When you venture into the world of professional speaking for the first time, deciding how to set your fees can be daunting. There are no hard and fast rules for speaking fees, but there are some strategies that can help you decide how to set your professional speaking fee.
First, you should know that professional keynote speakers often earn $10,000 and up for a single keynote speech. Influencers and celebrities can command $25,000 and up. Past presidents and top celebrities like Brené Brown generate well into the six figures. International speakers can command even higher fees than they would receive in the U.S. For example, a keynote speaker who charges $10,000 in the U.S. can charge $12,500 to $15,000 in Dubai.
Keep in mind that a keynote speaker is different from a breakout speaker. At a conference with concurrent breakout sessions, speakers covering those sessions are typically unpaid, though there are always exceptions. They may receive free conference admission in exchange for their time. The keynote speaker, however, is most often compensated.
If you want to command top fees for keynote speeches, you will need to develop keynote-level presentations, which are different from breakout sessions. Breakout sessions are often educational and tactical, while keynote speeches tend to have an inspirational component. Even speakers who cover technology can weave inspiration into their presentations by showing the audience what is possible or what the future holds.
Why Keynote Speakers Command Top Dollar
Engaging a room with a compelling keynote speech involves more than just the hour on stage. Speakers spend years cultivating their skills and developing compelling presentations. Most customize their presentations to the audience. After booking an engagement, you will have several conversations with the host to learn about the needs of the audience, the expectations, and deal with the logistics. You may be asked to grant permission to film your presentation and make it available to attendees of the event. (When this happens, always ask for a copy of the video for your own use.)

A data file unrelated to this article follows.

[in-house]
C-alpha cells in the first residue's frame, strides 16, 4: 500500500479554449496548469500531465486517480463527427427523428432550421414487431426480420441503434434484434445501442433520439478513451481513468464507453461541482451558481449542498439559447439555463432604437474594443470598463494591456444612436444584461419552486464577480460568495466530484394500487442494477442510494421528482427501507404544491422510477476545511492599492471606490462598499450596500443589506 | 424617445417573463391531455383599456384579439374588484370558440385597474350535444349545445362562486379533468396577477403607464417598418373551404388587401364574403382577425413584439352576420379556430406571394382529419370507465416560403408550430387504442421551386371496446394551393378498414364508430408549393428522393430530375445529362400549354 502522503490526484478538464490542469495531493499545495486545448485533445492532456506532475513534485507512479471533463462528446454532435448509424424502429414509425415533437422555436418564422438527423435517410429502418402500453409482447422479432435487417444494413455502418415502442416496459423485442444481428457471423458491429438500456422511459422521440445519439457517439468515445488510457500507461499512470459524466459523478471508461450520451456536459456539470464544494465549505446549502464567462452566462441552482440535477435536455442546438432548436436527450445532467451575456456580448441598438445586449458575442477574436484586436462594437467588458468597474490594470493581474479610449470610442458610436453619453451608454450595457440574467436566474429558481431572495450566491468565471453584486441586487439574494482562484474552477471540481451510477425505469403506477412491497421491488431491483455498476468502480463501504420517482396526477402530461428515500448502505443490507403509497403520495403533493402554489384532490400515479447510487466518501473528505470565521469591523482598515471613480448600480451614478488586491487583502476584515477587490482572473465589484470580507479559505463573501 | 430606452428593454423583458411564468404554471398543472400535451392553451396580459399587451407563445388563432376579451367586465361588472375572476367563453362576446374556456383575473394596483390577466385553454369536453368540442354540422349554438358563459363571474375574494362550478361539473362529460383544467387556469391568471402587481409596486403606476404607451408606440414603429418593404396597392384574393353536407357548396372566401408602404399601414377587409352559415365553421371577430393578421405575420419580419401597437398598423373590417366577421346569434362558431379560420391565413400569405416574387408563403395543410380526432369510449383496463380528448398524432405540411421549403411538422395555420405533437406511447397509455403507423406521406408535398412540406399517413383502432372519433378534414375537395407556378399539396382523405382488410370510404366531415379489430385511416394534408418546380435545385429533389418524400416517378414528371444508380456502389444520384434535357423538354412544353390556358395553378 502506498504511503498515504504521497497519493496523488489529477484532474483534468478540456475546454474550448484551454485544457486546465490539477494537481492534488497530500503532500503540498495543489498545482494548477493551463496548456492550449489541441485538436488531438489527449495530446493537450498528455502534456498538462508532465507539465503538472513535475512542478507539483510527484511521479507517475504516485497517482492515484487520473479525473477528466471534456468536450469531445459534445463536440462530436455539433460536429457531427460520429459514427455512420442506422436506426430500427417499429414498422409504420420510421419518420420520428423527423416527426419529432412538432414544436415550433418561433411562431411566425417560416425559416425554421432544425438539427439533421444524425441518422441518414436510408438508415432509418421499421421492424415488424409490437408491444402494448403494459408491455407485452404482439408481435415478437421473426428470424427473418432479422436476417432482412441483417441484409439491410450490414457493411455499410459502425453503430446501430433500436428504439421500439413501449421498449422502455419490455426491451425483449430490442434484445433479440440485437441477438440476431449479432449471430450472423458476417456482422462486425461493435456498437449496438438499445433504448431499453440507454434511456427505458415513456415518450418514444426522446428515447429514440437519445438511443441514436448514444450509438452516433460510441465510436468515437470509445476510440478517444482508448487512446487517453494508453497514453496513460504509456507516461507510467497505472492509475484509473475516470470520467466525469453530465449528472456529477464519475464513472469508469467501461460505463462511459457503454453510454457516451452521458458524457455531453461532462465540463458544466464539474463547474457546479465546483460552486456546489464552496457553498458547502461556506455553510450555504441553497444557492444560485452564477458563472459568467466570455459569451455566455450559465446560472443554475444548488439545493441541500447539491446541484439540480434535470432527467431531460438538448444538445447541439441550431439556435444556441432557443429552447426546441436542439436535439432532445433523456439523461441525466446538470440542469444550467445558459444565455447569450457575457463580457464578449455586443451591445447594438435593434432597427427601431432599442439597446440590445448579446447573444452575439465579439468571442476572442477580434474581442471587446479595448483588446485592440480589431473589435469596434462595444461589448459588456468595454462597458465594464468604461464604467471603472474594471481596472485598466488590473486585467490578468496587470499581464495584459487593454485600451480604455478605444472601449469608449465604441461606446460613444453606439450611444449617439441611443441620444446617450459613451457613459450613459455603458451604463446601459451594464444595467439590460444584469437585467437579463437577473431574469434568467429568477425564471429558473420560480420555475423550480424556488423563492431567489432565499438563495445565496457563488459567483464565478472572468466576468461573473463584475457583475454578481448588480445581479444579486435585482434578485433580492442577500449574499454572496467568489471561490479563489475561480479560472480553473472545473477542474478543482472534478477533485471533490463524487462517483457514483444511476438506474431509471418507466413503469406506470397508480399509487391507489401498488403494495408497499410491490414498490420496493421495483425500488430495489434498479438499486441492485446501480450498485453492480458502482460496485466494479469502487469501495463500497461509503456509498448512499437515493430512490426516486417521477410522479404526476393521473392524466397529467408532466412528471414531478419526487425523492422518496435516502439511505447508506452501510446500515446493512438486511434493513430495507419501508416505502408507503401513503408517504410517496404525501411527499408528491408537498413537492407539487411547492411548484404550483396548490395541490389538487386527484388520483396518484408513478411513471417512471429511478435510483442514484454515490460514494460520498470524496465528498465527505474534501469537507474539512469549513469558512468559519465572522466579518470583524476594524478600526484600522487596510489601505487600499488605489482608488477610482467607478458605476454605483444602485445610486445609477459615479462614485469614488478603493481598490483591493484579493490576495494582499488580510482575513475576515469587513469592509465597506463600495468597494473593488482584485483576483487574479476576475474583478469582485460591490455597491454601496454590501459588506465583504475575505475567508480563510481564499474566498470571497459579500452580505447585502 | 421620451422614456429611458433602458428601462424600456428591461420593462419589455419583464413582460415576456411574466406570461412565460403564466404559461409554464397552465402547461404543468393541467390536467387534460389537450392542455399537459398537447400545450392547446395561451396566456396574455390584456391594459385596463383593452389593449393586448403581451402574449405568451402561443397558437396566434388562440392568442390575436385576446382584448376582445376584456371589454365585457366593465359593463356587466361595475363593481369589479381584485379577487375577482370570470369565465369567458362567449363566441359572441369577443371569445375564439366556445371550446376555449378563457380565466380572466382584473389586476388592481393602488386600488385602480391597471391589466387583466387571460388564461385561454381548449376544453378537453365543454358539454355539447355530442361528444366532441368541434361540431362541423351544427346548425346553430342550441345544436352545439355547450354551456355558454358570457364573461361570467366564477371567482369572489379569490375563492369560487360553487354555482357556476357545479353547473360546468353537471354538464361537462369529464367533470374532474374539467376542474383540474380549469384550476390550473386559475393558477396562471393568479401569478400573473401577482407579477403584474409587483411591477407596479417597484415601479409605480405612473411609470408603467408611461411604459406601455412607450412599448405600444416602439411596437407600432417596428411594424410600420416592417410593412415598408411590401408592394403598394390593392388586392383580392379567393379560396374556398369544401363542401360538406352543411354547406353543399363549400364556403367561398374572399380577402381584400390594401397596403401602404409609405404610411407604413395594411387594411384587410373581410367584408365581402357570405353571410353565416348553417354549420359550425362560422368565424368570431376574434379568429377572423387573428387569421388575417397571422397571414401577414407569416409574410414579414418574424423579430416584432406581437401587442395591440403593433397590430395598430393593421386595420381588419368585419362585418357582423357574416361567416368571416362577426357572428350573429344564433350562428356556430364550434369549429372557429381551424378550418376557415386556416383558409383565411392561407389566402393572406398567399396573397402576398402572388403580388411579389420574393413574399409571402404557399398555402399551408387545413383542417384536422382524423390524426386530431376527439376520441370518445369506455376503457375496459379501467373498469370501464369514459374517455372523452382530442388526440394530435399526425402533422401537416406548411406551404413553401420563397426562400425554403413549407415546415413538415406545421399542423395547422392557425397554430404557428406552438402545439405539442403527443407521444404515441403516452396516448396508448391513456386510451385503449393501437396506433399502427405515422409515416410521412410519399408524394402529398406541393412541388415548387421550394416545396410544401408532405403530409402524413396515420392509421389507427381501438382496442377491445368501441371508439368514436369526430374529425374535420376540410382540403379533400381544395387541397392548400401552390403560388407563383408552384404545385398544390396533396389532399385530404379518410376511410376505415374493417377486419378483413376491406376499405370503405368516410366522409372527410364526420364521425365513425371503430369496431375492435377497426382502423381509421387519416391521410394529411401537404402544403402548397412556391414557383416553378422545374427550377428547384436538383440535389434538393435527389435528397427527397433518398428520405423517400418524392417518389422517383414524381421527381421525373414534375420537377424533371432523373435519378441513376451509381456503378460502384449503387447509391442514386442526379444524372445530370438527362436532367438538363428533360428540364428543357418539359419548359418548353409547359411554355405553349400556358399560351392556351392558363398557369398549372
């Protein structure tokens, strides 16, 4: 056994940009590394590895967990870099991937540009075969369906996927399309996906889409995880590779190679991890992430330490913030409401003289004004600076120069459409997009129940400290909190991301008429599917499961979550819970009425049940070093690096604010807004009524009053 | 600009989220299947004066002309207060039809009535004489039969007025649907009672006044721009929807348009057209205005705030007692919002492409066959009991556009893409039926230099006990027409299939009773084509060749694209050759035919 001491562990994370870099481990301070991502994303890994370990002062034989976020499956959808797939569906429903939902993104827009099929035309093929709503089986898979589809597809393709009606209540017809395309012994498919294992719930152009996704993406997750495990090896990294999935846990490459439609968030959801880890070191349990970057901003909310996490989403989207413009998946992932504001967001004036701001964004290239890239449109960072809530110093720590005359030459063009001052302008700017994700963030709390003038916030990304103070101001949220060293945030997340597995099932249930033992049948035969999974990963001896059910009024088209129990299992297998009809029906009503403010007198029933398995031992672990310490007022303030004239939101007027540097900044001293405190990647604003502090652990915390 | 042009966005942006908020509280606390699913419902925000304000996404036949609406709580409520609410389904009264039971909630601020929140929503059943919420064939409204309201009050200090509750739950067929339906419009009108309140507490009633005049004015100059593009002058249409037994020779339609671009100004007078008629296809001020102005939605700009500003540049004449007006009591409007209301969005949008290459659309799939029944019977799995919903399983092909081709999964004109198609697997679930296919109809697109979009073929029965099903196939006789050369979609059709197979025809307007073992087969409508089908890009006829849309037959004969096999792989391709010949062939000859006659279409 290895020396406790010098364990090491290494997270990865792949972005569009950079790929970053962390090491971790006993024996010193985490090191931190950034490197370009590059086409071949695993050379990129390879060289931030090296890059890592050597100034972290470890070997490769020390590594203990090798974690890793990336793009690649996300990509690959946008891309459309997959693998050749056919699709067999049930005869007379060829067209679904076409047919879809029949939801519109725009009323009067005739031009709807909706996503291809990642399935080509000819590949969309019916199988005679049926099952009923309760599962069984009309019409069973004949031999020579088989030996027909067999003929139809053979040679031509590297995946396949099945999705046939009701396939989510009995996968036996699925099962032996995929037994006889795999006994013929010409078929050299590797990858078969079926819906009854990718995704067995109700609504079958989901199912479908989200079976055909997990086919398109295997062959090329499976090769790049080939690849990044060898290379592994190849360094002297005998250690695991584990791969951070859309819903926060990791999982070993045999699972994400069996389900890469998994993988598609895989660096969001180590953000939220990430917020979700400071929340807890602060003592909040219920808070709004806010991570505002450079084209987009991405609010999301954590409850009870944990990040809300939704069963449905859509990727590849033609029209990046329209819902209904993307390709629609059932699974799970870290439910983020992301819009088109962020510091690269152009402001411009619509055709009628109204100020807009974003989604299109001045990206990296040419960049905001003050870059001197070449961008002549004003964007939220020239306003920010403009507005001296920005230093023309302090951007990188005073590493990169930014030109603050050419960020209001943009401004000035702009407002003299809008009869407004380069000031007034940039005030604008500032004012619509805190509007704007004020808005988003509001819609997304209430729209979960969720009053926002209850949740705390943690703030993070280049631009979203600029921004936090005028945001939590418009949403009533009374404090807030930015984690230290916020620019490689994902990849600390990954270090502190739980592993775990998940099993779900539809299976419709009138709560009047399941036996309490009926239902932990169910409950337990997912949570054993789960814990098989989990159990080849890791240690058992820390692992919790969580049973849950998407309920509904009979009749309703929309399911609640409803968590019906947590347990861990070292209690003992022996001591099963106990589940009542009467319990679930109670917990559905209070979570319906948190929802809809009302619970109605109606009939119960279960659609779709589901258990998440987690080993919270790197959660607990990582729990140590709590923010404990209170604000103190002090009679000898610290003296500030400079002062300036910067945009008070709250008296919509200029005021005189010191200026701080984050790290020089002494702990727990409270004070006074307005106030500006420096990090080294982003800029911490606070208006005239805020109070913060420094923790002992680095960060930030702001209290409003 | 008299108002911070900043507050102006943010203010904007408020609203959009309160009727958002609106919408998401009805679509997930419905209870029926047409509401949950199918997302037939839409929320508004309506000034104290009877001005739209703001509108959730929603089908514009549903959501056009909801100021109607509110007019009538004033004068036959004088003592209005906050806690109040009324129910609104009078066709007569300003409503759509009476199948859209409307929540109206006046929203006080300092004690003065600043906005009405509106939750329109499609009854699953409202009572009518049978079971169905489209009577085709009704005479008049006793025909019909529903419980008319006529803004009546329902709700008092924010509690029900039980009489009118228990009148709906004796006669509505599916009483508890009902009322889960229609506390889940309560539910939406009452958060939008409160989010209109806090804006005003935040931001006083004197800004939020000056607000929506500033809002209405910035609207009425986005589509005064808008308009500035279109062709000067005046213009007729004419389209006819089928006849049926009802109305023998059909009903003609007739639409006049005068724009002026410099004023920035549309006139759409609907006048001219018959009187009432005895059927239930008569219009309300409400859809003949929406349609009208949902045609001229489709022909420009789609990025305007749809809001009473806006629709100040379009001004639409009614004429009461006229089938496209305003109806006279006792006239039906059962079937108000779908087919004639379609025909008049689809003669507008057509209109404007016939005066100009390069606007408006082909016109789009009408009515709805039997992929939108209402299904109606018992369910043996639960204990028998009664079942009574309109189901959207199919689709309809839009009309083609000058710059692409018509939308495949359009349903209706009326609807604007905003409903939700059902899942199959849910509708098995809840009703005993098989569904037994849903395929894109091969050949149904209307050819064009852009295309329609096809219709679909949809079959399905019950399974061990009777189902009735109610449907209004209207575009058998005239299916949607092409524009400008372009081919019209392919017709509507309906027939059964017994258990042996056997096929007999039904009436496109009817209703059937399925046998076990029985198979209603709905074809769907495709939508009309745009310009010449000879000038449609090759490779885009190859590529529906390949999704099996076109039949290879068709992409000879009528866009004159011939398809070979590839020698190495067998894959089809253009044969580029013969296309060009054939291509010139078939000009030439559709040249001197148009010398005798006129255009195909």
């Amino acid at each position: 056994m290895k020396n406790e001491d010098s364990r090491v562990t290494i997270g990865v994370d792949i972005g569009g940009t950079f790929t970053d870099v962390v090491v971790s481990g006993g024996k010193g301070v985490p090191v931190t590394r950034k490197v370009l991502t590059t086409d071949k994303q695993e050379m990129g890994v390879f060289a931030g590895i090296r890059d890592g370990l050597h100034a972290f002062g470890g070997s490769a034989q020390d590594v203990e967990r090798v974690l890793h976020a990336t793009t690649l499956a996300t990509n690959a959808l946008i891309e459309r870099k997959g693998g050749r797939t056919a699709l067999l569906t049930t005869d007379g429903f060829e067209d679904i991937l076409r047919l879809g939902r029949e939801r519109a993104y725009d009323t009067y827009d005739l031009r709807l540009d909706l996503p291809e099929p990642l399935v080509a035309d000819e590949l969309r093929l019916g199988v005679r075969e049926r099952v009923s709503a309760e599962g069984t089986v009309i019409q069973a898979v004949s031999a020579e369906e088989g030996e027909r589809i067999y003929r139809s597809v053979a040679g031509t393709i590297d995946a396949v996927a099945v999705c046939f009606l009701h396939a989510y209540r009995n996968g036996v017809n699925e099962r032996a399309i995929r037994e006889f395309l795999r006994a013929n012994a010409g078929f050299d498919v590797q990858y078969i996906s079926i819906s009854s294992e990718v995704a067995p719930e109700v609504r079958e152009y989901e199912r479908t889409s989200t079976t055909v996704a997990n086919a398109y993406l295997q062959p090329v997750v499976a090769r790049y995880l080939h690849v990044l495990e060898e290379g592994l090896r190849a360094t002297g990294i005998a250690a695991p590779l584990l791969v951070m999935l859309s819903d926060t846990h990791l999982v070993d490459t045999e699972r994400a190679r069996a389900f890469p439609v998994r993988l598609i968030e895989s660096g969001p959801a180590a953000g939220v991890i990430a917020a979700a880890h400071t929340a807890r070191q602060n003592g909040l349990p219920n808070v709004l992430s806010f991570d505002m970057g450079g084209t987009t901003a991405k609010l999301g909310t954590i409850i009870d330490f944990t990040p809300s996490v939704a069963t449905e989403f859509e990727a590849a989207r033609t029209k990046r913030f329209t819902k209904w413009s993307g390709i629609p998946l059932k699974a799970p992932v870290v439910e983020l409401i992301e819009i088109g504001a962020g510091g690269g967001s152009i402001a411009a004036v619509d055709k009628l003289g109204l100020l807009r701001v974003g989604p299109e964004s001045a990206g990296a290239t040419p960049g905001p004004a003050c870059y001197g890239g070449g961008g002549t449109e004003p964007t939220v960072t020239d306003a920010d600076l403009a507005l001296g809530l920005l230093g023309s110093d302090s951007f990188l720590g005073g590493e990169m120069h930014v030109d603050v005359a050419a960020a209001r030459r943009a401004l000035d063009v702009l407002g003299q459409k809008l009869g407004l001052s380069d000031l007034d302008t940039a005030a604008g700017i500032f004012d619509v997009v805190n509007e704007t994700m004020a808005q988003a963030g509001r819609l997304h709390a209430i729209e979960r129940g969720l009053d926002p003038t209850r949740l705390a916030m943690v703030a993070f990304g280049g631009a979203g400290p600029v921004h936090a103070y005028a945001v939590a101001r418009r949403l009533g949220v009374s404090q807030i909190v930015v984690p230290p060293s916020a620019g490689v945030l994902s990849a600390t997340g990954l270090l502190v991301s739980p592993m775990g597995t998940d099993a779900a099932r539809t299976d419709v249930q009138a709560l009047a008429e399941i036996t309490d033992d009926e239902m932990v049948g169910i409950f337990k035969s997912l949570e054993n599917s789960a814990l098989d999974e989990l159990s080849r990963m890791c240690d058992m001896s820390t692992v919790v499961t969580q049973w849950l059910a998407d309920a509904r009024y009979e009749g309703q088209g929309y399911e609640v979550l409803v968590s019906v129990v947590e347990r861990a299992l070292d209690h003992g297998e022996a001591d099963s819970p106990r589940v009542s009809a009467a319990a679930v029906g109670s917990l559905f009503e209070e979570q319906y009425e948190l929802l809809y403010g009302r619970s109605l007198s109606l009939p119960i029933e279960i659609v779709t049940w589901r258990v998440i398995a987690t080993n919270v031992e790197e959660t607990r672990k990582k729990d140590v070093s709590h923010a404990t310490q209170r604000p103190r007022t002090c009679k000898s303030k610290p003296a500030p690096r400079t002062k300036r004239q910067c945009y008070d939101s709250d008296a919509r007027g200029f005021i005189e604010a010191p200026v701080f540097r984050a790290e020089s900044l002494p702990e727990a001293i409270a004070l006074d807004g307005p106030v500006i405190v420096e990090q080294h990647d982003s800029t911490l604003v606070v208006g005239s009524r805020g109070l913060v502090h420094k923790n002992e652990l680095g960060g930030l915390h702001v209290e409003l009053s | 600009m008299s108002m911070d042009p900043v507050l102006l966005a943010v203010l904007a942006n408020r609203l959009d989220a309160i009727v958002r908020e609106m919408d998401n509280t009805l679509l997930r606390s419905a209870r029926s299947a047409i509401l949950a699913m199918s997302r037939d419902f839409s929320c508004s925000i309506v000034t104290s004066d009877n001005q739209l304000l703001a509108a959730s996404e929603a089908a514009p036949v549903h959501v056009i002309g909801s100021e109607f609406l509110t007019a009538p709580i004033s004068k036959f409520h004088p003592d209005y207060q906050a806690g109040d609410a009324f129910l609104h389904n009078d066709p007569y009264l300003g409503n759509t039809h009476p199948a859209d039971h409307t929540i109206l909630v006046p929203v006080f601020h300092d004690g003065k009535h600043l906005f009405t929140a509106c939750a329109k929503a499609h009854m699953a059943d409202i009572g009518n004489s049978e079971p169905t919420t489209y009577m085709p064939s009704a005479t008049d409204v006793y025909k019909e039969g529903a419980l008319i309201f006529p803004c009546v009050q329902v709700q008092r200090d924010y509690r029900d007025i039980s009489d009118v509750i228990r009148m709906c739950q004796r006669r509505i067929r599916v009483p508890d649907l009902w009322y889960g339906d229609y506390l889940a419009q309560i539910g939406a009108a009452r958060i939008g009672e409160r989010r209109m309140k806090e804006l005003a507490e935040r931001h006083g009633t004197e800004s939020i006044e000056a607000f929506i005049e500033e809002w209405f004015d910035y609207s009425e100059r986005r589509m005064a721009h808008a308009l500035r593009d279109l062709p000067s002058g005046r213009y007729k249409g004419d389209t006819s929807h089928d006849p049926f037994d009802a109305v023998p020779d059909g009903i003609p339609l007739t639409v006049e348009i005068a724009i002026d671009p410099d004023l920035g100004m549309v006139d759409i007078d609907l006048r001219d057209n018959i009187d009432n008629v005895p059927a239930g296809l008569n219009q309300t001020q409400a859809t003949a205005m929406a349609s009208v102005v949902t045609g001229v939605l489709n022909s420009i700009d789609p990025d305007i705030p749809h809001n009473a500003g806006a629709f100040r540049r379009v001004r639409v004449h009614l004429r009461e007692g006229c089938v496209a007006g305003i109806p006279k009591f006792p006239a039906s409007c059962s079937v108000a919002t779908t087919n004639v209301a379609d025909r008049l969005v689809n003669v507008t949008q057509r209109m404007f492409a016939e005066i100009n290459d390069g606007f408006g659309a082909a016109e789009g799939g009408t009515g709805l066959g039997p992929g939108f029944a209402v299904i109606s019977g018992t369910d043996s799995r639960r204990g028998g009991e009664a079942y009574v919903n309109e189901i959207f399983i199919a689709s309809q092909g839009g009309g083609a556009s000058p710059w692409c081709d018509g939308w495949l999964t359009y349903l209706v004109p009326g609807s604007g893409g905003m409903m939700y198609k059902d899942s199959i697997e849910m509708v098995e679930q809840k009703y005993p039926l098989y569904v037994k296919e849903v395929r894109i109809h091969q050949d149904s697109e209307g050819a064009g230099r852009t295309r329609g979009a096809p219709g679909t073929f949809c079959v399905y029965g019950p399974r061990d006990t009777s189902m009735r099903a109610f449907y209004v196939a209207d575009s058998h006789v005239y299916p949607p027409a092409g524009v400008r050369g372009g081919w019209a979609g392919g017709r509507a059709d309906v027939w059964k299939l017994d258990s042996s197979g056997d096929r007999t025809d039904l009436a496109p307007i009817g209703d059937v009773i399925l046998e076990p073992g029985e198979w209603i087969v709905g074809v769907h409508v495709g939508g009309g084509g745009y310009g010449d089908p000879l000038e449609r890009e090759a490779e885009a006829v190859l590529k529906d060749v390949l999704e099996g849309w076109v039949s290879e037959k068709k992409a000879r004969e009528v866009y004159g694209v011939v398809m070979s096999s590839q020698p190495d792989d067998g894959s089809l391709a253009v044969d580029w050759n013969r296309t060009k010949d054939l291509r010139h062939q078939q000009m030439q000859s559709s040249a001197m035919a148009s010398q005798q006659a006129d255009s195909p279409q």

You will also have to travel to the event. It may take you a day to travel across country, spend a night in the hotel, and then a flight back the next evening after the event. That is two days of time you can’t get back. An international engagement could take three or four days of your time. By the way, travel expenses are often billed separately and in addition to your speaking fee.
If you’re seeking top dollar as a speaker, you are most likely to get the best rates from big corporations hosting large events. They will always have deeper pockets that nonprofits, smaller organizations or colleges. Again, there are always exceptions, but corporate gigs tend to offer the highest compensation.
Corporations also have an expectation for keynote fees. If you quote a price well below your competitors, they may question how experienced you are or the value you will bring. When playing in these big leagues, you will need to show up with big league pricing.
Fees for Smaller Venues
You can also speak at events hosted by nonprofit organizations, schools, colleges, religious organizations, trade associations, etc. The fees for these events are often lower, ranging from $2,500 to $5,000. And this is only applicable if they have a budget! Some won’t compensate speakers at all.
Local chapters of national organizations and other smaller venues may offer a stipend ranging from $100 to $1,000. For monthly meetings held by trade associations, service groups like Rotary Club, church events, chamber of commerce meetings and similar types of small events, speakers are often expected to speak for free.
Should You Speak for Free?
If you’re entering the professional speaking field for the first time, you may want to speak for free as much as possible. This allows you to gain experience and practice at becoming a better speaker. And you never know where free speaking opportunities can lead. Attendees may want to introduce you to other organizations or the companies they work for.